For the first time since the tragic events earlier this month involving Tony Stewart and Kevin Ward Jr., Stewart addressed the media. With the emotions written on his sleeve, Stewart read a statement that he had prepared, not taking questions as a result of the ongoing investigation.
“This has been one of the toughest tragedies I’ve ever had to deal with both professionally and personally. This is something that will definitely affect my life forever. This is a sadness and a pain that I hope no one ever has to experience in their life,” Stewart read. “With that being said, I know that the pain and the mourning that Kevin Ward’s family and friends are experiencing is something that I can’t possibly imagine. I want Kevin’s father, Kevin Sr., and his mother Pam, and his sisters Christi, Kayla, Katelyn, to know that every day I’m thinking about them and praying for them.
“The racing community is a large family, as you guys know. Everyone’s saddened with this tragedy. I want to thank all my friends and family for their support through this tough emotional time, and the support from the NASCAR community, my partners, all of our employees, it’s been overwhelming.
“I’ve taken the last couple weeks off out of respect for Kevin and his family, and also to cope with the accident in my own way. It’s given me the time to think about life and how easy it is to take it for granted. I miss my team, my teammates. I miss being back in the racecar. I think being back in the car this week with my racing family will help me get through this difficult time.
“I also understand that all of you have many questions and want a lot of answers, however I need to respect the ongoing investigation process and cannot answer and address the questions at this time. Emotionally I’m not sure if I could answer them anyway. We’re here to race this weekend, and I appreciate your respect. There will be a day when I can sit here and answer the questions. Thank you.”
During a sprint car event on August 9th at Canandaigua (N.Y.) Motorsports Park, Ward Jr. was spun out by Stewart. He then got out of his car to display his displeasure, when Stewart’s car would make contact with Ward, sending him sliding across the track. Ward Jr. would be transported to hospital, where he was pronounced dead upon arrival.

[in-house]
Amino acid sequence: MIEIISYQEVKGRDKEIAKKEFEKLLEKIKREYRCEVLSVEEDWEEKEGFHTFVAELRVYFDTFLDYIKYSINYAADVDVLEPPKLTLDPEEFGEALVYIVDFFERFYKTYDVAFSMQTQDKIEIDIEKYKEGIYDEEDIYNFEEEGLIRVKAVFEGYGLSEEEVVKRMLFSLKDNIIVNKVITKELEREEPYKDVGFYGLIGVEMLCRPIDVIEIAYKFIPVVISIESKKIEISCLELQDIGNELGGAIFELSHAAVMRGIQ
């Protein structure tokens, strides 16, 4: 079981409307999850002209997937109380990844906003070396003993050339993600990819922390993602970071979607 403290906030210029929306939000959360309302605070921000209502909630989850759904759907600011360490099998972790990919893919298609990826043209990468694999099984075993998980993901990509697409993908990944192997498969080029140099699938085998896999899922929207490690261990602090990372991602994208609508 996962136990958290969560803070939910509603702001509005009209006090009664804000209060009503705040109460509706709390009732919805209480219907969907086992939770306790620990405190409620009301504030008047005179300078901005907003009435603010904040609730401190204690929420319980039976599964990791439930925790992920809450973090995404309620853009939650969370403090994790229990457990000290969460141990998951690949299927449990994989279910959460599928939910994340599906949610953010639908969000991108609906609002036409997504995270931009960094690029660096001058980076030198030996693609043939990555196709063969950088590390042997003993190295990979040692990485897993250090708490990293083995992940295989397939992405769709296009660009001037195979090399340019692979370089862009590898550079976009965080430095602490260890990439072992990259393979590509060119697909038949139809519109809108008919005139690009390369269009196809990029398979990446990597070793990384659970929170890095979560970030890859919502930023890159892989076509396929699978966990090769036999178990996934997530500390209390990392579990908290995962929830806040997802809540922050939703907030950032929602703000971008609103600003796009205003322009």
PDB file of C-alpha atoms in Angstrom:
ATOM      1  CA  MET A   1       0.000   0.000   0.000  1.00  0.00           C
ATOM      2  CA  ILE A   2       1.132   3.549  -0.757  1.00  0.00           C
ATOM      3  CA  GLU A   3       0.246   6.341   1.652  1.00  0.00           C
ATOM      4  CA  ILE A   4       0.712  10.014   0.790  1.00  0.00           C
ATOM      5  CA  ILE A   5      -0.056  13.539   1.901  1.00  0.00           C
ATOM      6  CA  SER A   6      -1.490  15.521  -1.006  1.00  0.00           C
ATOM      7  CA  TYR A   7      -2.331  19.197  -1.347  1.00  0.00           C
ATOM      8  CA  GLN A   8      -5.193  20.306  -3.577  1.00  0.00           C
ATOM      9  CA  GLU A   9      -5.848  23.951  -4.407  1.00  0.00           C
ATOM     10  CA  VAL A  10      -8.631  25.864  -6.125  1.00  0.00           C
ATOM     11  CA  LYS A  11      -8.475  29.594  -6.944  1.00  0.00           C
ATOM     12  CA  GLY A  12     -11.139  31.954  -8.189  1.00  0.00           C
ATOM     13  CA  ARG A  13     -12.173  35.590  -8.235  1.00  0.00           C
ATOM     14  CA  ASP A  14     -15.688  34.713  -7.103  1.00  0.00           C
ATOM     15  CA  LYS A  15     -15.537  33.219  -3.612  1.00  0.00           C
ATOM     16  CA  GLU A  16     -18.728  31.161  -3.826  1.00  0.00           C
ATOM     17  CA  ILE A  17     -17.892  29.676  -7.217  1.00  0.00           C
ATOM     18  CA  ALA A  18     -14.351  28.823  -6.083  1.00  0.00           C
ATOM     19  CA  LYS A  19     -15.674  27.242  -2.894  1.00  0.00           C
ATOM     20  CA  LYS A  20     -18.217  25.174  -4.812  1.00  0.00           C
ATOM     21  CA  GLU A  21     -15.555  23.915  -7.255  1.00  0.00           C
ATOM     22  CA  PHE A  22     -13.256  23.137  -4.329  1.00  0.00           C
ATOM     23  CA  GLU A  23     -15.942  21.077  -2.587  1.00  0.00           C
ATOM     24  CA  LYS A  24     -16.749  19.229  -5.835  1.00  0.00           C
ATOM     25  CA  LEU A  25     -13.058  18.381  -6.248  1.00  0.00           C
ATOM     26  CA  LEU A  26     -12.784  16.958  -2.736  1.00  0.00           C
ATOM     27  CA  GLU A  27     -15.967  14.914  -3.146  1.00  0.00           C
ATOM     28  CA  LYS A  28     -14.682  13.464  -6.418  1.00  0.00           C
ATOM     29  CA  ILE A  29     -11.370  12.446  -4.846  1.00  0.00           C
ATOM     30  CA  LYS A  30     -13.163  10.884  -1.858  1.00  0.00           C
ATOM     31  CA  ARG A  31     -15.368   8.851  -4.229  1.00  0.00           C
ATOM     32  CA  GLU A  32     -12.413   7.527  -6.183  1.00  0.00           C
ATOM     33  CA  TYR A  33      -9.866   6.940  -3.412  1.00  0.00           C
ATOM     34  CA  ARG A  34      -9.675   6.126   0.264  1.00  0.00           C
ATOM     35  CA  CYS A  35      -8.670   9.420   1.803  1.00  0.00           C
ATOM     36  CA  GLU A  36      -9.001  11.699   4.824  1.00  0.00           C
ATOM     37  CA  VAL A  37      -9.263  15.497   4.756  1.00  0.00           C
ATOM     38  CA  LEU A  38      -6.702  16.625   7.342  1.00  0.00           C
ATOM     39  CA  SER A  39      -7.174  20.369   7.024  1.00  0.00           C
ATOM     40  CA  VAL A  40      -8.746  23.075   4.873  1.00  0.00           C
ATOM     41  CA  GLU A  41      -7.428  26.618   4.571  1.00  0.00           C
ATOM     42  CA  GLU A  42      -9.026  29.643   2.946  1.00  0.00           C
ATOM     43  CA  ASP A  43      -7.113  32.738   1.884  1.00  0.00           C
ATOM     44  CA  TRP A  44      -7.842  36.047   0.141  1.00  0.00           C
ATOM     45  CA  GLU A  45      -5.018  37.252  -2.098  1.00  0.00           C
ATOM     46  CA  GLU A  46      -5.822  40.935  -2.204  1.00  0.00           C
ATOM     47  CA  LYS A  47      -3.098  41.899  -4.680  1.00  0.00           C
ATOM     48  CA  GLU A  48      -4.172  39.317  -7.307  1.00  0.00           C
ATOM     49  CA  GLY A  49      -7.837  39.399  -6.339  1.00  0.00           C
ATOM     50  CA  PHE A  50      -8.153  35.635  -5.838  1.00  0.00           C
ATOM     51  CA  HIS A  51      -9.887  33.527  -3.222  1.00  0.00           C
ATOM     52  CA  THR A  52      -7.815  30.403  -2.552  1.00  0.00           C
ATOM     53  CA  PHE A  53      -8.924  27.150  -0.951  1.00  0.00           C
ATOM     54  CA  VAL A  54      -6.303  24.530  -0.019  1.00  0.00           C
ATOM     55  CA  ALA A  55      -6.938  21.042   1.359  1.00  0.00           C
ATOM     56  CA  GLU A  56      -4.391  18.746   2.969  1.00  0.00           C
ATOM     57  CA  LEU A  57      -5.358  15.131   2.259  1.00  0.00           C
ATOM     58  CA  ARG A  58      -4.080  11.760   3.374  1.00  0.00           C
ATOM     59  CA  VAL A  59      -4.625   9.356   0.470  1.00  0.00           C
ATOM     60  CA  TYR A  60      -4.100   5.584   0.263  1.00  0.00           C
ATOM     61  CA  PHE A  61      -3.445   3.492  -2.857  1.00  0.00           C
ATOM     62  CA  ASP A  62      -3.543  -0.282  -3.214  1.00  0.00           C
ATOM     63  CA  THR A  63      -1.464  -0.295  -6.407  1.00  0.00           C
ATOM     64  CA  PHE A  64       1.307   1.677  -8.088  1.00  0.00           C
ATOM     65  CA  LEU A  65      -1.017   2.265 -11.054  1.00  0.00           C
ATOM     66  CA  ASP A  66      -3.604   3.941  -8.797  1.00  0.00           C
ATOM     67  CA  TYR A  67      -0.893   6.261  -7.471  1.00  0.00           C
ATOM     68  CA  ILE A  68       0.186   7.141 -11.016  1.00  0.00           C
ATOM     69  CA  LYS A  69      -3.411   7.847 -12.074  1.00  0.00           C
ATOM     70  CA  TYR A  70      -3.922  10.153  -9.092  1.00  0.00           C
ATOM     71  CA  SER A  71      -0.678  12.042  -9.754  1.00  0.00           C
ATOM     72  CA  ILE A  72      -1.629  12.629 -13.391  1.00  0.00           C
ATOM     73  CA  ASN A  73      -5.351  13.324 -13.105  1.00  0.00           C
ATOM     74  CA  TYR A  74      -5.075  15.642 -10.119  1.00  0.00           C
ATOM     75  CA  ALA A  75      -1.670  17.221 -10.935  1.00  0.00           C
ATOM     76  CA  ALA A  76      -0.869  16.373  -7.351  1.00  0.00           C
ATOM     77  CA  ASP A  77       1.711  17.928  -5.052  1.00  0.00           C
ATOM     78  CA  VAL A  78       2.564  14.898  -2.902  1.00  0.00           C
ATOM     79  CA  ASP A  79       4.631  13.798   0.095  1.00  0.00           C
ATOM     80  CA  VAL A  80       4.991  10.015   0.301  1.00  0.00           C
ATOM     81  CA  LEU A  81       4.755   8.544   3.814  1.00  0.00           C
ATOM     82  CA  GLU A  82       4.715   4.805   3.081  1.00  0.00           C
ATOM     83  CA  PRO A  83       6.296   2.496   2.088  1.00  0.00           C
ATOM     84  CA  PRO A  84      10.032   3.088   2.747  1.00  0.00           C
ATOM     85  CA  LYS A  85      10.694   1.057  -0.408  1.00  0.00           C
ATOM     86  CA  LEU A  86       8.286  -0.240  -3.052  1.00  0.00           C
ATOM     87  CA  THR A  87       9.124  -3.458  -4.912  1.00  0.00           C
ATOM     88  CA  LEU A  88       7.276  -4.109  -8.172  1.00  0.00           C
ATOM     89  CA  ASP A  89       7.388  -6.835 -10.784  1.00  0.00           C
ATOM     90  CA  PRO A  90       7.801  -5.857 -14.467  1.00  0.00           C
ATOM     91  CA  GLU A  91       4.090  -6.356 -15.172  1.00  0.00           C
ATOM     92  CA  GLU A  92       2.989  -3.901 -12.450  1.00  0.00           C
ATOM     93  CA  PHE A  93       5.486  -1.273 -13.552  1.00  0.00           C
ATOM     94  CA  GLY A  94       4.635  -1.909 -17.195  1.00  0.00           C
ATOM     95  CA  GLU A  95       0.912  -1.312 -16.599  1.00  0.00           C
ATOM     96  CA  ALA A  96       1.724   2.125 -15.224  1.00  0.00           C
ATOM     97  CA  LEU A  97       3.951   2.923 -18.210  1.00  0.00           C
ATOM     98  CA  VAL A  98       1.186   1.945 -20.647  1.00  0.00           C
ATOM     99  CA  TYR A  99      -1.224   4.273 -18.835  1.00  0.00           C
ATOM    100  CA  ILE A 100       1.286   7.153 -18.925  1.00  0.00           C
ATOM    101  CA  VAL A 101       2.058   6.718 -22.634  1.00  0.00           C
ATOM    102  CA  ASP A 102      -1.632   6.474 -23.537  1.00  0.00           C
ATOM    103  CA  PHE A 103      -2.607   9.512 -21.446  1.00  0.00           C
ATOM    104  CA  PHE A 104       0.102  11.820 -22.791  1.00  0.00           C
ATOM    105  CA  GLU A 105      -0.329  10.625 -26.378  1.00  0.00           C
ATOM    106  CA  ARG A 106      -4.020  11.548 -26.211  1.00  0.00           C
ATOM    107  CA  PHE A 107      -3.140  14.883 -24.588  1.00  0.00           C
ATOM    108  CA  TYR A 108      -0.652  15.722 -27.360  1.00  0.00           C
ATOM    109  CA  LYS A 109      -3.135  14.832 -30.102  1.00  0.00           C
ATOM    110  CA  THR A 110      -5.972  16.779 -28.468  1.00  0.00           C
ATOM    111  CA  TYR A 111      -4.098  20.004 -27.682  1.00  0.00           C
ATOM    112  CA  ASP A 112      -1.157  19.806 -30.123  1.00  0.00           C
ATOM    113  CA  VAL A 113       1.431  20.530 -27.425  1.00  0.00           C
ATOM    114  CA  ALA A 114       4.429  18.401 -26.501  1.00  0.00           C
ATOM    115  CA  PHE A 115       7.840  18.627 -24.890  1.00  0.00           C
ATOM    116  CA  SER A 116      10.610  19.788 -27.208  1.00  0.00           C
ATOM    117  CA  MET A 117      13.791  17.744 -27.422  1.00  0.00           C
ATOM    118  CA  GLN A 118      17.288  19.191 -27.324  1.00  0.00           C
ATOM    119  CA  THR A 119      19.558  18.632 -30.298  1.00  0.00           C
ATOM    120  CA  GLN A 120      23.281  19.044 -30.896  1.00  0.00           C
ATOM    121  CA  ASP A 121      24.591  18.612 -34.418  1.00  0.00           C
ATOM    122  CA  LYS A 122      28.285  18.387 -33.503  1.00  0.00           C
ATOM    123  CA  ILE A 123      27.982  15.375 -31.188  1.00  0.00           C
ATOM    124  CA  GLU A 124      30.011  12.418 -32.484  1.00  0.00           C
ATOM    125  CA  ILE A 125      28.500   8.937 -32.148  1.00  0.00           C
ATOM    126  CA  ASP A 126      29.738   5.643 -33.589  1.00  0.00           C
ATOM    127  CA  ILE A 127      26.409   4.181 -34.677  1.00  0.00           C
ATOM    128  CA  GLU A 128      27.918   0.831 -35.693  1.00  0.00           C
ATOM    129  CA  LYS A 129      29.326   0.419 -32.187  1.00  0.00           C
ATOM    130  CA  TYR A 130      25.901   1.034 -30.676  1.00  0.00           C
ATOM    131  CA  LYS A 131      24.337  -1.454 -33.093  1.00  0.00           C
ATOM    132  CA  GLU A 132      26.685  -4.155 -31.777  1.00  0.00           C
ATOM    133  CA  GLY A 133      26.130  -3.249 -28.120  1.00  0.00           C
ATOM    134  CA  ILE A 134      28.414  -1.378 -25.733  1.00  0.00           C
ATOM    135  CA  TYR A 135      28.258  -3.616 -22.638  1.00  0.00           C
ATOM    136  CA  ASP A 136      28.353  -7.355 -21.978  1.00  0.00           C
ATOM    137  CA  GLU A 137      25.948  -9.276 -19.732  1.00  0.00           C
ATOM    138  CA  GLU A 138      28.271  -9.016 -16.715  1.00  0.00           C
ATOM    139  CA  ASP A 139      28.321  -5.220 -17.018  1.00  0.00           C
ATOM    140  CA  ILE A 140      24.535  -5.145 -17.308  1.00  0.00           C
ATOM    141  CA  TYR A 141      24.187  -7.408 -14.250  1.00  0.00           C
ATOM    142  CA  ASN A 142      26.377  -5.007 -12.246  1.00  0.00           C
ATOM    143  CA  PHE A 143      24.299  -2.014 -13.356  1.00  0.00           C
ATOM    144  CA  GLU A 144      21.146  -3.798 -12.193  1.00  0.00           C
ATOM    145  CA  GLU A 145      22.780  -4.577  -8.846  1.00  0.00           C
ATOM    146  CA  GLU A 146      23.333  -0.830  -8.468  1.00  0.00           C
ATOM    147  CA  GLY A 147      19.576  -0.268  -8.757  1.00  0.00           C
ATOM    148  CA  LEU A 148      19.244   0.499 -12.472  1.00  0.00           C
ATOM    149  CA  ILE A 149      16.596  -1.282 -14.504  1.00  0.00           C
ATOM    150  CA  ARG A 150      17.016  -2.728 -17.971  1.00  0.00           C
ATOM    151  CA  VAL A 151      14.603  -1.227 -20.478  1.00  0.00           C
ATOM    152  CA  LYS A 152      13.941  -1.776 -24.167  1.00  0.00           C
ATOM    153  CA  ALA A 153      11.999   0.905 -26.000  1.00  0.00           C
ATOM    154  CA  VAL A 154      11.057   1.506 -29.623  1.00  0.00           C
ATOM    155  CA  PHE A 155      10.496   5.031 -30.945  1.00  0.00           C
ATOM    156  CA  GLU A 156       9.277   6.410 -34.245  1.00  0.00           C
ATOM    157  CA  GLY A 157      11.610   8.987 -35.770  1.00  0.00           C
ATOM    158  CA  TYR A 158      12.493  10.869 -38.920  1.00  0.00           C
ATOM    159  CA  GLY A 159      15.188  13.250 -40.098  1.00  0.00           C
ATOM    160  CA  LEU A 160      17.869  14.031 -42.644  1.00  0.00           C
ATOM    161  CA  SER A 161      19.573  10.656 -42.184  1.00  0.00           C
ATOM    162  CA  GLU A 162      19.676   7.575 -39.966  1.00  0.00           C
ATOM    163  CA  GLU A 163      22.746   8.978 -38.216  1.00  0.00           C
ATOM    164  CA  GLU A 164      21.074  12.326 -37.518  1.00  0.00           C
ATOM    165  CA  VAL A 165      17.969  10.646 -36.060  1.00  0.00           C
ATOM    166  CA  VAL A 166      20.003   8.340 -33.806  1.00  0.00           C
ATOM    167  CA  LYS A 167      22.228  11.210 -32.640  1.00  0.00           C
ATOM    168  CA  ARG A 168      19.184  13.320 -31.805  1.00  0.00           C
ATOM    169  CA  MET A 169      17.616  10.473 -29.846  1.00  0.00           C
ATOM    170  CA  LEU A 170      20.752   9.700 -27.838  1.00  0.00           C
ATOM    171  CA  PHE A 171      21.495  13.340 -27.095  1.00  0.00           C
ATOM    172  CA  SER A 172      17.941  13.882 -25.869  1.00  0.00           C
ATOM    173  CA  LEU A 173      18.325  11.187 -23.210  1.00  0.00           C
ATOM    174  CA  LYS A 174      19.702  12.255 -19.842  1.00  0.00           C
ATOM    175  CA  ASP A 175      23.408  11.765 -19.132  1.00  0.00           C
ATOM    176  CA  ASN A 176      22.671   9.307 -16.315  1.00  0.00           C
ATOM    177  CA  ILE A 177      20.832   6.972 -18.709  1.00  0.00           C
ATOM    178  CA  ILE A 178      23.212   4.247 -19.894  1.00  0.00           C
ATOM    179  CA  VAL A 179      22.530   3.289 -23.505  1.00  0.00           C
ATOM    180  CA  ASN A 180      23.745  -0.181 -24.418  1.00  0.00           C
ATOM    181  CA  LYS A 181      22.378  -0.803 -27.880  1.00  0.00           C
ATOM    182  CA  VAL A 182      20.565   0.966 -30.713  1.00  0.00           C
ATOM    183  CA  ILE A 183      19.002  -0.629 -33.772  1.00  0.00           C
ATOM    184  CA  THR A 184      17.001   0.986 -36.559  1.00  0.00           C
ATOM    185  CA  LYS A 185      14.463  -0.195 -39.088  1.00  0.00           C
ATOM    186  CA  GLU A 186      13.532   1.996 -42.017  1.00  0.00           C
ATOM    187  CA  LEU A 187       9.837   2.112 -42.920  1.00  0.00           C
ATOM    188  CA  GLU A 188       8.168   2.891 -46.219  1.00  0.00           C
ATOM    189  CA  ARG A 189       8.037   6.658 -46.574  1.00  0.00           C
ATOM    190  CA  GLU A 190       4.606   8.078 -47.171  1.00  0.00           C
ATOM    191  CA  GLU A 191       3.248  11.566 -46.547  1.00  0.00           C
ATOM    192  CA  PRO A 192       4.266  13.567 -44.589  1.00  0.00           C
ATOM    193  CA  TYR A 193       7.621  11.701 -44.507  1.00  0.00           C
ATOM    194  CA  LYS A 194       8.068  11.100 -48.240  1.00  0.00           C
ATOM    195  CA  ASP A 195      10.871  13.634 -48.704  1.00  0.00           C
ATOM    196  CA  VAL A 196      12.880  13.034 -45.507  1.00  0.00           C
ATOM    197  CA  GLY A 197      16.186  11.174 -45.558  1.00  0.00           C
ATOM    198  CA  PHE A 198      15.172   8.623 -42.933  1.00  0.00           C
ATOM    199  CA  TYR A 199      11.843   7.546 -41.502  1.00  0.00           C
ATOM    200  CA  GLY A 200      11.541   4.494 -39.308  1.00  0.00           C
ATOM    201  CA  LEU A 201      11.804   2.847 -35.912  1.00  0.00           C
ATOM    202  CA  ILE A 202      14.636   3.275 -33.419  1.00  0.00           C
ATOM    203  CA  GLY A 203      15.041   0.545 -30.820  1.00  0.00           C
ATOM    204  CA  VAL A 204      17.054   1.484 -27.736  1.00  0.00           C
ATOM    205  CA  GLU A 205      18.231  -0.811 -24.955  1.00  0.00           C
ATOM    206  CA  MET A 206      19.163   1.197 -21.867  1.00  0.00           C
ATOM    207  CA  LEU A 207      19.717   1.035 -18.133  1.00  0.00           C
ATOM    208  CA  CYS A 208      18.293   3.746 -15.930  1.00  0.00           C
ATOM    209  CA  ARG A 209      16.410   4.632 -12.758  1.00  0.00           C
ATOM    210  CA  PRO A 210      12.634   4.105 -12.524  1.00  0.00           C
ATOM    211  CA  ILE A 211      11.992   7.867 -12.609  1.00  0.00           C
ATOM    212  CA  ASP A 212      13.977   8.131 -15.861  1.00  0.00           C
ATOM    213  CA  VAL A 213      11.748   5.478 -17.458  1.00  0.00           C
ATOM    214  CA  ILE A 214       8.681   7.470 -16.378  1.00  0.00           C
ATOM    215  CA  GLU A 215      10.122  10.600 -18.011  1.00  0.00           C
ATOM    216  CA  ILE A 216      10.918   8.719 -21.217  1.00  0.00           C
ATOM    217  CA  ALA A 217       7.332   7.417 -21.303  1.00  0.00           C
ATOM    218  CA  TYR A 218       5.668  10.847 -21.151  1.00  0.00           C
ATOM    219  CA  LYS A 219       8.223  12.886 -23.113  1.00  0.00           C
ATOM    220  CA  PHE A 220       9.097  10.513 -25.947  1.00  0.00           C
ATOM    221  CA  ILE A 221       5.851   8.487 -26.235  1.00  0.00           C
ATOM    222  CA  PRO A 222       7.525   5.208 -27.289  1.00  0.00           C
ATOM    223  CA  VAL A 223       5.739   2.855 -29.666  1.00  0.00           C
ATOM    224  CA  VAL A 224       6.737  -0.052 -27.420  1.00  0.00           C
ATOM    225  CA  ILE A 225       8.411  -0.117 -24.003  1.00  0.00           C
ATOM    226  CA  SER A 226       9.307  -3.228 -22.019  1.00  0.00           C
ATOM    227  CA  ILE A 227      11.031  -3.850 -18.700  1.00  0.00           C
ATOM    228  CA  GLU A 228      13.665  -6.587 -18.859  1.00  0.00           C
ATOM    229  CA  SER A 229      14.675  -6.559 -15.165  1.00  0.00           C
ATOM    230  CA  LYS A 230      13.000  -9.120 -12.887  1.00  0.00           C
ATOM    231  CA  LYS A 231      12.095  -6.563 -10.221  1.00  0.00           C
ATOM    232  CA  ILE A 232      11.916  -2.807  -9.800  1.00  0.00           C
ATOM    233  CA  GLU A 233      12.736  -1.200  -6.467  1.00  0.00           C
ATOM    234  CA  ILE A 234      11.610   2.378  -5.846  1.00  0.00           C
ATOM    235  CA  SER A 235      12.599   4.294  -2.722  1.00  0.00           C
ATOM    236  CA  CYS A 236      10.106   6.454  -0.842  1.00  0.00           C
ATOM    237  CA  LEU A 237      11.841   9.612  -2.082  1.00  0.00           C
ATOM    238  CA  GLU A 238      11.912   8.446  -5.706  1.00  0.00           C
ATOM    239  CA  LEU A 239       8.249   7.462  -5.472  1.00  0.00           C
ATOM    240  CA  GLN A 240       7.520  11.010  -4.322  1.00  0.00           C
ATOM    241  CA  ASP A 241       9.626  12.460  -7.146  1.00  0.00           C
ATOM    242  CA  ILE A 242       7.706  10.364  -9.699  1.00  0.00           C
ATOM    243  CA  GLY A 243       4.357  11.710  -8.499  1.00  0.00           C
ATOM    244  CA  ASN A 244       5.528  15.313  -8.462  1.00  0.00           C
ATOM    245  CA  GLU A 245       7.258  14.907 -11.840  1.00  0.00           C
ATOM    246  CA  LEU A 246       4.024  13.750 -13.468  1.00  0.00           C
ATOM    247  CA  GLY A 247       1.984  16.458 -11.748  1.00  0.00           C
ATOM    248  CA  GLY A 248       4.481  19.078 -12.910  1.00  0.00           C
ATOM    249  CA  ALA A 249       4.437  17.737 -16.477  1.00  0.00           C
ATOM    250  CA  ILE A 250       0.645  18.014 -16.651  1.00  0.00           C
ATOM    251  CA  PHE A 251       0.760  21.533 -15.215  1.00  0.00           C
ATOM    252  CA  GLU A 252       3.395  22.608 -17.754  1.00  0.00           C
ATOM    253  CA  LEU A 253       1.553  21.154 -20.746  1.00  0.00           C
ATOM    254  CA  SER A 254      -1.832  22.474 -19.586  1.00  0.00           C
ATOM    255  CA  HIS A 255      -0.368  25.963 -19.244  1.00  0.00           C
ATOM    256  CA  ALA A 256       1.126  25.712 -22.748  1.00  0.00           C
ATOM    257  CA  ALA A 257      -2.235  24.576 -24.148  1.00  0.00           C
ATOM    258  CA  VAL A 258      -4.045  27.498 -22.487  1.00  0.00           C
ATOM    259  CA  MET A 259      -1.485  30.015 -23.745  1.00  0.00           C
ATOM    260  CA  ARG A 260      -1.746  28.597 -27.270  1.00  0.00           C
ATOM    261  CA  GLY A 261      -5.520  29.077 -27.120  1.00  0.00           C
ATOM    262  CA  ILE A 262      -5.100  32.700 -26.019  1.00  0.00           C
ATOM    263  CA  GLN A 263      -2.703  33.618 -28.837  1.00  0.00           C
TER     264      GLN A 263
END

Ontario, NY County Sheriff Phillip Povero released a statement saying, “The investigation into the death of Kevin A. Ward Jr., which occurred August 9, 2014, at the Canandaigua, New York Motorsports Park will continue for at least another two weeks. The Ontario County Office of Sheriff has reviewed this investigation, as it has been developed to date, with members of the District Attorney’s Office. The Office of Sheriff will continue to apprise the District Attorney of information as it is developed. When the investigation is completed, the news media will be advised as to what action will be taken. The Ontario County Office of Sheriff thanks all media outlets for their patience and understanding as we continue to thoroughly investigate this tragic crash.”
This weekend marks Stewart’s first time back behind the wheel of his Sprint Cup Series No. 14 Bass Pro Shops/Mobil 1 Chevrolet since the incident. Regan Smith drove in place at Watkin’s Glen, with Jeff Burton filling the seat for Michigan International Speedway and Bristol Motor Speedway.
Stewart-Haas Racing Executive Vice President Brett Frood fielded questions today at Atlanta, stating that part of the healing process was Stewart returning to the seat of his racecar.
“That’s part of why he’s in the car,” Frood said. “Besides his mom, his dad, his sister, his niece and nephew, his family is here, it’s at this racetrack. It’s part of the healing process of being with his family that he’s been with since 1999, knowing that these people are going to help him get through this. I think that’s one side of it.
“The other side of it is he’s a racer. We have 270 employees. I think him putting a helmet on will help him cope with this situation.”
Frood added that no doubt it’ll be overwhelming at parts for Stewart with returning to the garage area.
“He’s going to feel an awful lot of support,” Frood added. “As I just mentioned, this is his family. It’s the crew members, it’s the officials, it’s the drivers. It’s his family that he’s been with since 1999. This is going to be part of that process for him. I believe it’s going to be an overwhelming process, this weekend.
“That being said, Tony Stewart is a racecar driver. He’s been a racecar driver for the past 35 years. When he puts that helmet on in practice, I’m quite convinced he’ll be ready to race the car, he’ll be able to separate the two.”